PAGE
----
Let me start by saying that I worked at a lot of different private sector jobs – not counting the jobs I had when I was a teenager – before becoming a career teacher at 38 years of age.
By “private sector,” I mean factory jobs: tire maker, welder, building truck trailers, assembly line vending machines, bicycles and steel.
Every one of them was a union job. Because of that I got a pretty good salary and health insurance that most importantly paid for the births of my children.
I have no experience in organizing a union where there was none. I know those who did, so I know it ain’t easy.
Before this year is out the United States Supreme Court will rule in favor of Mark Janus, a child-support specialist with the Illinois Department of Healthcare and Family Services in Springfield. He’s the named plaintiff in a lawsuit against the Illinois American Federation of State, County and Municipal Employees (AFSCME) Council 31 in which his anti-union backers argue that it violates his rights to compel him, as a condition of his employment to pay for his benefits bargained by his union.
Janus replaces Friedrichs. When Antonin Scalia bought the farm, the court split evenly over the Friedrichs case, allowing a lower court ruling to stand preserving agency fees and fair share.
Trump added the right-wing Neil Gorsuch to the court and now the union goose is cooked.
When I first got a job as a teacher in the medium sized suburban Chicago school district where I ended up teaching for three decades, I wanted to join the teachers union. I asked around if anybody knew who the building’s union rep was. Nobody could tell me. I knew that my dues were being taken out of my check and that I had signed something when I first got hired. But like most new teachers, I was so happy to get a job that I didn’t pay much attention to what I was signing. Apparently there was a union membership form in there among the paper work. That’s how I became a member of the National Education Association.
By the time I got active in the local things had changed. Our local president got us time to meet with all the new-hires during orientation and we made a pitch. With fare share and agency laws in effect in Illinois, the amount equal to union dues had to be paid by each teacher anyway. We bargained on their behalf and enforced the contract on their behalf whether they were members or not.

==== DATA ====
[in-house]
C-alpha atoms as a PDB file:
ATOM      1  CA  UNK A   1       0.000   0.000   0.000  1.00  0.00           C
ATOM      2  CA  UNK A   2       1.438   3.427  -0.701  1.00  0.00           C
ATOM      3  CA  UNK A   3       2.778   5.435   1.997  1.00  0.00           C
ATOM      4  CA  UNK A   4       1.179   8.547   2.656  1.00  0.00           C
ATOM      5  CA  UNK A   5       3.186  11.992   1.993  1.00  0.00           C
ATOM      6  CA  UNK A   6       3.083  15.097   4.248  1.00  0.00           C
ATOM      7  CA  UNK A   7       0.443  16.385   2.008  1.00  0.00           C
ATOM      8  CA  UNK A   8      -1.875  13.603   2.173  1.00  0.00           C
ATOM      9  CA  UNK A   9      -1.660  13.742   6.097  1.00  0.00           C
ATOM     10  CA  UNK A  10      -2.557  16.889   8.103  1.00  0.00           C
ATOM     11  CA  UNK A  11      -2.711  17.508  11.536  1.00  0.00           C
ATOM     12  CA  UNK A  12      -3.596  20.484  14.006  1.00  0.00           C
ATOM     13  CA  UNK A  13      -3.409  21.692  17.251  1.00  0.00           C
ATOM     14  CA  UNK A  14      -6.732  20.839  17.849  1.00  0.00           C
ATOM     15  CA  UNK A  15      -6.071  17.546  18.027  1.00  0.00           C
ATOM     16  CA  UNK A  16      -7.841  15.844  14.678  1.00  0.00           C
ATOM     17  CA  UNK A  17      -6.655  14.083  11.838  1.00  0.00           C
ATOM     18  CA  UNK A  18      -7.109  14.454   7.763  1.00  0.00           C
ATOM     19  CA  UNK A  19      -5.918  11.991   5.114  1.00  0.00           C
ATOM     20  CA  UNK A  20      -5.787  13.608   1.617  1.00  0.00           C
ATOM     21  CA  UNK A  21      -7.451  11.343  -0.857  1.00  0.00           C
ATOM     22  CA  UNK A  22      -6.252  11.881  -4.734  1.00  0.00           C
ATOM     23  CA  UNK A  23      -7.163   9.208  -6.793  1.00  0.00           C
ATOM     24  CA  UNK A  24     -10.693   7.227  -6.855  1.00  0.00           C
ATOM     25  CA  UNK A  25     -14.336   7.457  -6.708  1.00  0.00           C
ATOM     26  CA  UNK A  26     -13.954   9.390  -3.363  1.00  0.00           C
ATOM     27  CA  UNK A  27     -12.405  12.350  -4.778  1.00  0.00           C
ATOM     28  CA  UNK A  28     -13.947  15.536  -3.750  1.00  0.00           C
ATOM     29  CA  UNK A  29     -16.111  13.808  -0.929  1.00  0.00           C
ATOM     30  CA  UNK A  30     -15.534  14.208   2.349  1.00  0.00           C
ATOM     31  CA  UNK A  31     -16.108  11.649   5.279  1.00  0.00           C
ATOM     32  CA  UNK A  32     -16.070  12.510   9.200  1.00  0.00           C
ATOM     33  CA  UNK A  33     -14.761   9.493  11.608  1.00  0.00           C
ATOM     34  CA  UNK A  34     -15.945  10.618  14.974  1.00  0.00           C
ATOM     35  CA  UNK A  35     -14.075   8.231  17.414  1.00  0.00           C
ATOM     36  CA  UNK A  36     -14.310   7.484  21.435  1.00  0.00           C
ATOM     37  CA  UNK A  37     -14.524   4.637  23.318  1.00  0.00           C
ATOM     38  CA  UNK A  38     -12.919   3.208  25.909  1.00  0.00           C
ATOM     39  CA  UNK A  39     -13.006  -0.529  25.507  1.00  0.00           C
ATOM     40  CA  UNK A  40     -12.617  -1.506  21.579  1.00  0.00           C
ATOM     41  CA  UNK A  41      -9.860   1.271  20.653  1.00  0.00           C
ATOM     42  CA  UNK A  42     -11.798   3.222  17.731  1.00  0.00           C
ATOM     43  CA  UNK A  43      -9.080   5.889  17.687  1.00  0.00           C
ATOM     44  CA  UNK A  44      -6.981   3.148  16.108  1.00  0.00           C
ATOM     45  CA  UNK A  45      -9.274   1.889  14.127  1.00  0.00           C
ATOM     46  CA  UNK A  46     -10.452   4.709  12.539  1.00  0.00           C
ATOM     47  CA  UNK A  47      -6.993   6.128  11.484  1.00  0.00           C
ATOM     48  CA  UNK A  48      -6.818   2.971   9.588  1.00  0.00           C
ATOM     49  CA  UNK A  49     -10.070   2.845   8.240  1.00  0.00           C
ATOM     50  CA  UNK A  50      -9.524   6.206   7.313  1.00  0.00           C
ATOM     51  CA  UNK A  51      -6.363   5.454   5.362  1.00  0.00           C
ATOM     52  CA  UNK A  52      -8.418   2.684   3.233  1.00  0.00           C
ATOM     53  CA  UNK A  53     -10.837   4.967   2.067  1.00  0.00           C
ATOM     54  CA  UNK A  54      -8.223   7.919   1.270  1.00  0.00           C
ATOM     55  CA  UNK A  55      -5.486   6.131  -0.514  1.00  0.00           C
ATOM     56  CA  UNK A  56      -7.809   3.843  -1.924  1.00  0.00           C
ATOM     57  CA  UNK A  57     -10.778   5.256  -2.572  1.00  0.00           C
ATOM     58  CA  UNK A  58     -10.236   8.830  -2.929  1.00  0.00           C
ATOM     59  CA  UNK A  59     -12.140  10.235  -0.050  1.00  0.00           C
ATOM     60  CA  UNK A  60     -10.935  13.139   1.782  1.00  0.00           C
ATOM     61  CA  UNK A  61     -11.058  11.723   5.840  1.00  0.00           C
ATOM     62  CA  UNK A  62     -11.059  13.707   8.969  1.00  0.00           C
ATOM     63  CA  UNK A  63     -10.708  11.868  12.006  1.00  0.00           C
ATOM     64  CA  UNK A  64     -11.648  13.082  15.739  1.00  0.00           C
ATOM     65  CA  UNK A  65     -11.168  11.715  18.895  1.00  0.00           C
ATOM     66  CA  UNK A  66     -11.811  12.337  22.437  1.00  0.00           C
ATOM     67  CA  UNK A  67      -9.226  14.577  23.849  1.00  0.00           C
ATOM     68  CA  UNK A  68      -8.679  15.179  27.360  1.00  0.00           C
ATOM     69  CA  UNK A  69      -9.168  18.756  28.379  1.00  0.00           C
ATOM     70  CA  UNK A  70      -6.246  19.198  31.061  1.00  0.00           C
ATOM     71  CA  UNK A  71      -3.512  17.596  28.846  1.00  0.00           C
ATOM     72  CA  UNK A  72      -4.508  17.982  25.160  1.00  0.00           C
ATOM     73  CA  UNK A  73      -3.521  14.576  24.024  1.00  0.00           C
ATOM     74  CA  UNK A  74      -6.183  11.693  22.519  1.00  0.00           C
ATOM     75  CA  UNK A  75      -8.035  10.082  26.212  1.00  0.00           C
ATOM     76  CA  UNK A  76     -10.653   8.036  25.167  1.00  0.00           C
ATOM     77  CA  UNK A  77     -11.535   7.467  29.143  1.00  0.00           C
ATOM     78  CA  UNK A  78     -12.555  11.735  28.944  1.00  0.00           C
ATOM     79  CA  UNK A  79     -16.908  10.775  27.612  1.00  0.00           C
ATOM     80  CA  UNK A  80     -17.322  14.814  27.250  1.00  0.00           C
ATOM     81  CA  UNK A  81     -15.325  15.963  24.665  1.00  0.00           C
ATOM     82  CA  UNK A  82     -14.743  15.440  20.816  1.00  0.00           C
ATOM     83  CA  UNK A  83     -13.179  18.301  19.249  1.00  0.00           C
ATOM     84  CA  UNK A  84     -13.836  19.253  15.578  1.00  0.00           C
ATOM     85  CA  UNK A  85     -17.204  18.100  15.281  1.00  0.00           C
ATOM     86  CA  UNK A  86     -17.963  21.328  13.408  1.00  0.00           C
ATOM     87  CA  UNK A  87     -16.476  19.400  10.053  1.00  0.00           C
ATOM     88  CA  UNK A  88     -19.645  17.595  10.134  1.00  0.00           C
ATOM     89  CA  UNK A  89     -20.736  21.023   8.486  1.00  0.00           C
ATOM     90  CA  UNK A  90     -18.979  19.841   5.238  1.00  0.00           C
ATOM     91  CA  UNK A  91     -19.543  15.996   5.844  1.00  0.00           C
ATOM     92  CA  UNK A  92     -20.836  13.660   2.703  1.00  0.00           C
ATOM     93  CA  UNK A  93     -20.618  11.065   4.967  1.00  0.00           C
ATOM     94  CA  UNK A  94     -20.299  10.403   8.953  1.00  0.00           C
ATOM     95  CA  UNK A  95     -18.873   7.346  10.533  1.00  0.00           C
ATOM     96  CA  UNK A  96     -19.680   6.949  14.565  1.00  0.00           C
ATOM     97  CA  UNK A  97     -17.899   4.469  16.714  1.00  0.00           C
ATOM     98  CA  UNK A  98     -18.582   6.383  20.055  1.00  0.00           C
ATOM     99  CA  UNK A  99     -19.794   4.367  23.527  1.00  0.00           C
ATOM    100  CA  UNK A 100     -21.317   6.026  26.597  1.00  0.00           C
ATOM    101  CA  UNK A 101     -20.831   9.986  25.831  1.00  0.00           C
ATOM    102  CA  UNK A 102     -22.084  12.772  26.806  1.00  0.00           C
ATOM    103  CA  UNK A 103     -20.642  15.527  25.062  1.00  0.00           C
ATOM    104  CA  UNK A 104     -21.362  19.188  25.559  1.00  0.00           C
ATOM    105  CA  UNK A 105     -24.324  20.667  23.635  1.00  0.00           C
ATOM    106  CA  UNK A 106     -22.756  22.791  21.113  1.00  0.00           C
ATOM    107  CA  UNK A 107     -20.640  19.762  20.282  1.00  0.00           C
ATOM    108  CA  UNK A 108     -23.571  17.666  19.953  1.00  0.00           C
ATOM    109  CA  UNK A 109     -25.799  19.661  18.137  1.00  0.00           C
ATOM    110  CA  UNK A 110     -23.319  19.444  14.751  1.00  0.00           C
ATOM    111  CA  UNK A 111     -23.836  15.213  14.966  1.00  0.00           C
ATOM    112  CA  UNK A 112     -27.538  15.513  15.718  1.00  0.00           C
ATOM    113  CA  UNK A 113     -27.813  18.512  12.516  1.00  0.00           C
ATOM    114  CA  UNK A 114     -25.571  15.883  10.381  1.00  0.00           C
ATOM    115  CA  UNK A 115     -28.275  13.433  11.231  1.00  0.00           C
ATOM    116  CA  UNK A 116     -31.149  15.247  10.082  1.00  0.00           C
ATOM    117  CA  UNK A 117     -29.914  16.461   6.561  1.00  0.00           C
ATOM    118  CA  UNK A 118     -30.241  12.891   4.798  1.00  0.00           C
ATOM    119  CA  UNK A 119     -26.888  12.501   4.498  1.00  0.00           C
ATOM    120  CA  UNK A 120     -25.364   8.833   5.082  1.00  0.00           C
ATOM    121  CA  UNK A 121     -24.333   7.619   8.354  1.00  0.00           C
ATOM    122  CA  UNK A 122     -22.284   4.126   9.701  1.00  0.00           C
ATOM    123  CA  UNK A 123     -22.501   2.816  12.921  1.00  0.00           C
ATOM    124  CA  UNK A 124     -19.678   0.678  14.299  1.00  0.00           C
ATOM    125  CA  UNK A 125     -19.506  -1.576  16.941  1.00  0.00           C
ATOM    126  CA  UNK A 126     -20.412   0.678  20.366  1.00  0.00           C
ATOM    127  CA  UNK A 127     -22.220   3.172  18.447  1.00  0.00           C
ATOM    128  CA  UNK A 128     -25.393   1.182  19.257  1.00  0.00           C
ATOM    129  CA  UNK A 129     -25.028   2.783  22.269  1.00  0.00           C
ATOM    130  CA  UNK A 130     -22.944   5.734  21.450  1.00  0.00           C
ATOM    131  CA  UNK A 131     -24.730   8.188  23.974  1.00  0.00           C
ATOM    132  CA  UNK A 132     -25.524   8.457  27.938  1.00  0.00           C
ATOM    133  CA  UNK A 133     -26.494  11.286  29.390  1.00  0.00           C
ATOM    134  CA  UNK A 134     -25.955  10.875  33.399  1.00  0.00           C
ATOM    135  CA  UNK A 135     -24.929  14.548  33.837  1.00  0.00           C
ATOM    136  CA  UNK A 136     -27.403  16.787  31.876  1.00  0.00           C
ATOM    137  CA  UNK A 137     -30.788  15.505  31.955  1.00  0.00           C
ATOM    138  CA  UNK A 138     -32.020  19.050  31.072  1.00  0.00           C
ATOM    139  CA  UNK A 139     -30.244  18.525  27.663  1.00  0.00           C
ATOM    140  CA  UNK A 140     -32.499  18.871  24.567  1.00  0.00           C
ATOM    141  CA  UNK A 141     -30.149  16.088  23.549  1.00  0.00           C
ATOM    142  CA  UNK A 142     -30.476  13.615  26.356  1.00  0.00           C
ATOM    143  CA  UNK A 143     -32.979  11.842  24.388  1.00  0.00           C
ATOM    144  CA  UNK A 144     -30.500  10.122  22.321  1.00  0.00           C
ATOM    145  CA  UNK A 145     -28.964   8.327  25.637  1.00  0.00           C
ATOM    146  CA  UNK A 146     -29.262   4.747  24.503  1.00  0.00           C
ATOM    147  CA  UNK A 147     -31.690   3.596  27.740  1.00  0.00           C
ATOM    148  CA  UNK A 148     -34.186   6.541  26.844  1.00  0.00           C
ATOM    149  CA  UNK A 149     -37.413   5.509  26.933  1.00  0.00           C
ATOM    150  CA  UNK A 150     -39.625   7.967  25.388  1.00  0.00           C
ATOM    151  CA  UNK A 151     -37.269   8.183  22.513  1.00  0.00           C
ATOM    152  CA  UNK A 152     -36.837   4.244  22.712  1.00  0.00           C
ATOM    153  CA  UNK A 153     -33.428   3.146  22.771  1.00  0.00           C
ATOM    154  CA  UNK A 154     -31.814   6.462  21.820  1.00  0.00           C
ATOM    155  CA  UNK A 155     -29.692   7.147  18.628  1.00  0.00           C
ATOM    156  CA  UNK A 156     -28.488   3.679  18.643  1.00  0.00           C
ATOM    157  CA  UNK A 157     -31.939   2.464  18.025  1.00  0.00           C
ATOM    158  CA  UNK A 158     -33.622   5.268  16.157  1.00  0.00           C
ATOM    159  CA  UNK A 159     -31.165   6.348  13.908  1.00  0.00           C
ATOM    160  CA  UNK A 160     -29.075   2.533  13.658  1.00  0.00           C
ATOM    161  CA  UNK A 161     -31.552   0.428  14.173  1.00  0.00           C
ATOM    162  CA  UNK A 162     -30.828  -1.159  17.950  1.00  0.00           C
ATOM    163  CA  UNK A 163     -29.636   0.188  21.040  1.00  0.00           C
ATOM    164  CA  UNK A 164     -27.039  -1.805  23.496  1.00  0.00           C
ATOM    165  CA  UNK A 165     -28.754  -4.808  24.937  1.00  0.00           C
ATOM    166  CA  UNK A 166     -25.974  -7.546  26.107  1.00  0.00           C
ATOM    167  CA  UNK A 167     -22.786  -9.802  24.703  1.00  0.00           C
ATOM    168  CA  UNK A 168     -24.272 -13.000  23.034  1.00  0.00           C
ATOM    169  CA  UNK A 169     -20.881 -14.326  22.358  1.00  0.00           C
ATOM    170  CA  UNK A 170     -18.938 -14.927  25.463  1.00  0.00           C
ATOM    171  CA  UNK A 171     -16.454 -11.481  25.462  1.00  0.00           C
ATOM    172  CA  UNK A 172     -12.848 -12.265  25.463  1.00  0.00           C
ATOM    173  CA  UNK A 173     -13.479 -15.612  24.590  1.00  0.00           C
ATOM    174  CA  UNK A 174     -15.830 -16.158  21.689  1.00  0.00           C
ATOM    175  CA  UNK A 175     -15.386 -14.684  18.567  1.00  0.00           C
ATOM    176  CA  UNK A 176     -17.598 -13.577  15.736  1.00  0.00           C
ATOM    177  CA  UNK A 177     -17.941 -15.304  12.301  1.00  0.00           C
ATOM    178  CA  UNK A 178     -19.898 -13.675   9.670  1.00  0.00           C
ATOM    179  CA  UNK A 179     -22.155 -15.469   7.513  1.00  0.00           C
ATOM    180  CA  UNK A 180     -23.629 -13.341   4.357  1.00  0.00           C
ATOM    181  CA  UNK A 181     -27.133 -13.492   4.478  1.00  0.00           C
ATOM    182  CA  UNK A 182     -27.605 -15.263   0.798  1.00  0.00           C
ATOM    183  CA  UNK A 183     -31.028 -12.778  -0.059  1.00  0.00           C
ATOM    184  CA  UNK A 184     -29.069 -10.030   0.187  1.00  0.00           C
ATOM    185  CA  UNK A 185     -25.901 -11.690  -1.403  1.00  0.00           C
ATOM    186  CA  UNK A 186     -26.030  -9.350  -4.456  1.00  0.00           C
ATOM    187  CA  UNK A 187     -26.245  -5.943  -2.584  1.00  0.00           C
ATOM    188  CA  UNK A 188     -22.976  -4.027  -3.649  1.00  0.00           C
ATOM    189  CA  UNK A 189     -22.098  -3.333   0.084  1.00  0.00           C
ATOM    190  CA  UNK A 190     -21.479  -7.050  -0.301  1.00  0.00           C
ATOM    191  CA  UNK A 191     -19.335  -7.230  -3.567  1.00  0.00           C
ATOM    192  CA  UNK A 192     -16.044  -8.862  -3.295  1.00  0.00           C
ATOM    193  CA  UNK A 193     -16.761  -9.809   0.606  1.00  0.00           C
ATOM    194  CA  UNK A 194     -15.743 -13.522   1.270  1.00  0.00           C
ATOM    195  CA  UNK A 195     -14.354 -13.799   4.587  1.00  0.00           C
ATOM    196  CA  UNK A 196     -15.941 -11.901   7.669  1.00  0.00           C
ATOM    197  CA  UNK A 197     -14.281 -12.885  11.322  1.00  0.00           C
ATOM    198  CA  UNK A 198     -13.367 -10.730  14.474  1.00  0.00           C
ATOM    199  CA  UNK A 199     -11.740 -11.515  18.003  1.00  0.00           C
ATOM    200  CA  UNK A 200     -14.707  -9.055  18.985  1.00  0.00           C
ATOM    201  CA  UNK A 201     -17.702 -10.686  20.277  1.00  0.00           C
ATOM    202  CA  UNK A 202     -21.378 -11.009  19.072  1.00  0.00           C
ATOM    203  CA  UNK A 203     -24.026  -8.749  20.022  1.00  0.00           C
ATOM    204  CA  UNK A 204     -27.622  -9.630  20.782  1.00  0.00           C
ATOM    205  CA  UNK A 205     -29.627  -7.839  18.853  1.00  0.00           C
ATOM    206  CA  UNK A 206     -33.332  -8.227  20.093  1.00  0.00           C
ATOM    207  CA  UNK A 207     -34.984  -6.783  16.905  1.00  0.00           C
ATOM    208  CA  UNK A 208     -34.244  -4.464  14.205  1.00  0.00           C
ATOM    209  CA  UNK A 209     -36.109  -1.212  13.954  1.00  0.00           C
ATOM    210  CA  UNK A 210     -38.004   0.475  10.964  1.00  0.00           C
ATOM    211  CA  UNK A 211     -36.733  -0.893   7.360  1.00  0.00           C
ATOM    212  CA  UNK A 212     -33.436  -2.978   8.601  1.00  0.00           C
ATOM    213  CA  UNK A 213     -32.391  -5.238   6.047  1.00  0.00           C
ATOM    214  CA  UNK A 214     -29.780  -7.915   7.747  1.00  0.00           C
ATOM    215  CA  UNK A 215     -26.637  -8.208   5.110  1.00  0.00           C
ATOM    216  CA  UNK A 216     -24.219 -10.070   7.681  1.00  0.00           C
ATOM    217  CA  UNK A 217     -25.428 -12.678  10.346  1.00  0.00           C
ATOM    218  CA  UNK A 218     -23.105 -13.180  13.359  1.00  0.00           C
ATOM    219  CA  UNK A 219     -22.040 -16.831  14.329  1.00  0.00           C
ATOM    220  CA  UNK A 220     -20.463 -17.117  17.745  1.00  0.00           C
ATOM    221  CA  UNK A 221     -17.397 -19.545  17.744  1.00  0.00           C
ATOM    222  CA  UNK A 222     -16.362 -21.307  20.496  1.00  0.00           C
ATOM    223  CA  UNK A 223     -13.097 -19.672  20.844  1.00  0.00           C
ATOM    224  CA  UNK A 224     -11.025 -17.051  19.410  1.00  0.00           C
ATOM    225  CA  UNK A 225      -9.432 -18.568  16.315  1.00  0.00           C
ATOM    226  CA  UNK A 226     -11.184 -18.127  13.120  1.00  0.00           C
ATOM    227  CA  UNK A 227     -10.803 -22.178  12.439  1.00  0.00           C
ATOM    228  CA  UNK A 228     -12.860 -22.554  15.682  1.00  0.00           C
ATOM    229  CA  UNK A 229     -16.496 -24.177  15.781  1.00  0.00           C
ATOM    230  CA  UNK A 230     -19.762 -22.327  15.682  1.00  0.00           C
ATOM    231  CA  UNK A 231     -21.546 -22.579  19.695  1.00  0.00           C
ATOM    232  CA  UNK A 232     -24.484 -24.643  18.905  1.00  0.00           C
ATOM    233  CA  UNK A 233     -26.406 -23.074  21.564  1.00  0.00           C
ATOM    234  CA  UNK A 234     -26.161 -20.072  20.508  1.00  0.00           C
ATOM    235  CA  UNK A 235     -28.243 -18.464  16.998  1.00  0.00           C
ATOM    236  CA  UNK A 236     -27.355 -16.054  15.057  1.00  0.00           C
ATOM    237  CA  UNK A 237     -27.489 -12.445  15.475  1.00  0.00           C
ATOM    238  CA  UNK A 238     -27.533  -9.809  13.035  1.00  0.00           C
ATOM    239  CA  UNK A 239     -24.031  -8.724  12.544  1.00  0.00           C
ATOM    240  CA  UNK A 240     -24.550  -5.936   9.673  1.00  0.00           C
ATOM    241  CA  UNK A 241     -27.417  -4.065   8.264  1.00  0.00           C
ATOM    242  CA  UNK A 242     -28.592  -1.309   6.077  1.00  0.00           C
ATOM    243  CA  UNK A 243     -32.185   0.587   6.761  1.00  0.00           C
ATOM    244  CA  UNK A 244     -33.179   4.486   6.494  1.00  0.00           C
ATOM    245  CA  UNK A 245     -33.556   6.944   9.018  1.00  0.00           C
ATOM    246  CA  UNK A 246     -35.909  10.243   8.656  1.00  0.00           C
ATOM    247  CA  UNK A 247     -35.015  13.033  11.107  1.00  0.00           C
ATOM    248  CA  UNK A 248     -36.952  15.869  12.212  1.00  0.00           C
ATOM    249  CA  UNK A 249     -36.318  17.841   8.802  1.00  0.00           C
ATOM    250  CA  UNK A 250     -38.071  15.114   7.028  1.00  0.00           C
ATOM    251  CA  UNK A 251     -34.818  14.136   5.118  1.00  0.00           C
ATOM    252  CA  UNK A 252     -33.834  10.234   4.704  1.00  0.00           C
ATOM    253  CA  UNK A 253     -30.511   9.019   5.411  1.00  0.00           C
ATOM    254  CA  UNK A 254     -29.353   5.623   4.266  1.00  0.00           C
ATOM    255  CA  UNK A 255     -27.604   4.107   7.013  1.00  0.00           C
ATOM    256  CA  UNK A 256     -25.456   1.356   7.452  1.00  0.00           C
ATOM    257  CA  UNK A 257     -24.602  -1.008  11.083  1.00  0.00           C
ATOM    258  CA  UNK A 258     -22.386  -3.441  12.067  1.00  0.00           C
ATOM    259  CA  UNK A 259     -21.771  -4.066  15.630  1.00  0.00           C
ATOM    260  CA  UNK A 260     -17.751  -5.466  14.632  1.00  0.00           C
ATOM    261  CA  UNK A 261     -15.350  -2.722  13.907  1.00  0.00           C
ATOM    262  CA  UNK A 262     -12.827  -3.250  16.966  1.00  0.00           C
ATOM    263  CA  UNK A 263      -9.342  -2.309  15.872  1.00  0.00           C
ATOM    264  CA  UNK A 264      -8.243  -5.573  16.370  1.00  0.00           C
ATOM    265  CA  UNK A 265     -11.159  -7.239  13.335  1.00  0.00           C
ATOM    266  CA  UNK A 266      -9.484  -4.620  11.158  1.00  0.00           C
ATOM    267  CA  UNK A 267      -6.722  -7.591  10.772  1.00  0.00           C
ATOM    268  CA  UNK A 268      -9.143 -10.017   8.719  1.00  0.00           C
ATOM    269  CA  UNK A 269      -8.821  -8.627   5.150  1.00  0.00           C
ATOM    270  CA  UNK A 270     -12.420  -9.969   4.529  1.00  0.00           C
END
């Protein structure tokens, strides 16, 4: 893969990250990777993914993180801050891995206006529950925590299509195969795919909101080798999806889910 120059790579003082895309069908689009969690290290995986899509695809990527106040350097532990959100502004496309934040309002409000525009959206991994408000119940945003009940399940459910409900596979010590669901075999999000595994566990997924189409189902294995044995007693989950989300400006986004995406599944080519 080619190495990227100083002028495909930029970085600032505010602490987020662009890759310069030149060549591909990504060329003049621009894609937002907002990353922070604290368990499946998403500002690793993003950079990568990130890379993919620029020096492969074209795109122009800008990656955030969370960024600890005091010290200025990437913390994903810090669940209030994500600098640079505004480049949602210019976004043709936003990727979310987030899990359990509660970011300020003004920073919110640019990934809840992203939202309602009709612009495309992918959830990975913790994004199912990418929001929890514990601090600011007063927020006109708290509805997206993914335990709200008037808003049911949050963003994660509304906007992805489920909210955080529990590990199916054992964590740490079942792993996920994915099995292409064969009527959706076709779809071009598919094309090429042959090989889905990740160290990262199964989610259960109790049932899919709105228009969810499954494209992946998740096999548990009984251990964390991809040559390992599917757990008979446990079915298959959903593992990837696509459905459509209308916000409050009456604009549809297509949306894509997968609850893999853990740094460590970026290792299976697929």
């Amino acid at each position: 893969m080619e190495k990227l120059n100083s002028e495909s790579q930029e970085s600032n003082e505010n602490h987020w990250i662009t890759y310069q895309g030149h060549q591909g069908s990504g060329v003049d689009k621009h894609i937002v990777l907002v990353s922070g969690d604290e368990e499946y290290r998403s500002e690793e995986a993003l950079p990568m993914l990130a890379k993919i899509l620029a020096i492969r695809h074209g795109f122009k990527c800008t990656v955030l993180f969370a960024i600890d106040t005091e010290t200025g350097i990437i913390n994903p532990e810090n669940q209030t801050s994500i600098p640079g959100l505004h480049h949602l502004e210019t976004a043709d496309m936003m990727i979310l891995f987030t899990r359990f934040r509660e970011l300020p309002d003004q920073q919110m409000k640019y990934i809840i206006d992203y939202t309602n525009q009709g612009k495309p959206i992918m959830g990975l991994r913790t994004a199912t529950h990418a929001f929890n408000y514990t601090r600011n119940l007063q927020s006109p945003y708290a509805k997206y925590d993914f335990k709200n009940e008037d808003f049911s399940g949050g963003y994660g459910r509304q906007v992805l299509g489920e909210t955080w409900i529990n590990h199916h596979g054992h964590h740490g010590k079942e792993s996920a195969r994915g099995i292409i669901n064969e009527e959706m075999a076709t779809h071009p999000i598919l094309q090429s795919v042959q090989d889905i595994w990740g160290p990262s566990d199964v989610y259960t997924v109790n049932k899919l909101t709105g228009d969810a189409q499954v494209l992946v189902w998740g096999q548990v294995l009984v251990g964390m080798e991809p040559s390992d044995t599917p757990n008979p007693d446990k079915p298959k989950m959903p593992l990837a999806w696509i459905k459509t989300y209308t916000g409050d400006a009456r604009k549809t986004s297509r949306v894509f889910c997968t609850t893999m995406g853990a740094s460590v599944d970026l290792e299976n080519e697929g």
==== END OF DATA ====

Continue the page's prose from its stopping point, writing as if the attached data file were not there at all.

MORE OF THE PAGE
But we wanted them to join and be members. Active members. Members who voted in union elections. Who served on union committees. Who ran to be un-paid union officers. Who voted for or against the contract we bargained. Who would fill a bus to Springfield on Lobby Day.
In all the years we did this, nobody ever refused to join.
But I’m not going to try and fool you. Take away fare share. Take away agency fees. The number of actual members will go down. Some people will always take something for free and let others foot the bill.
In the end this will drive down salaries and working conditions for everyone. That’s the idea.
I try not to be cynical but I’m too old not to be a realist.
And that is why Governor Rauner and the Illinois Policy Institute found someone to file this suit.
I don’t know what the teachers unions are going to do when the SCOTUS rules against them. It is hard for me to imagine that the current crop of leaders have the fire in their bellies to come up with a fighting strategy.
Some think the union will survive by offering better member benefits, like life insurance.
Some argue that having a union with only the members who actively choose to join and pay dues will make for a stronger union anyway.
I don’t think so.
I think what will have to happen is that the young teachers and other public employee workers will have to do what I never had to do.
Figure out a way to organize a union as if there was none. I know those who did, so I know it ain’t easy.
But they did it.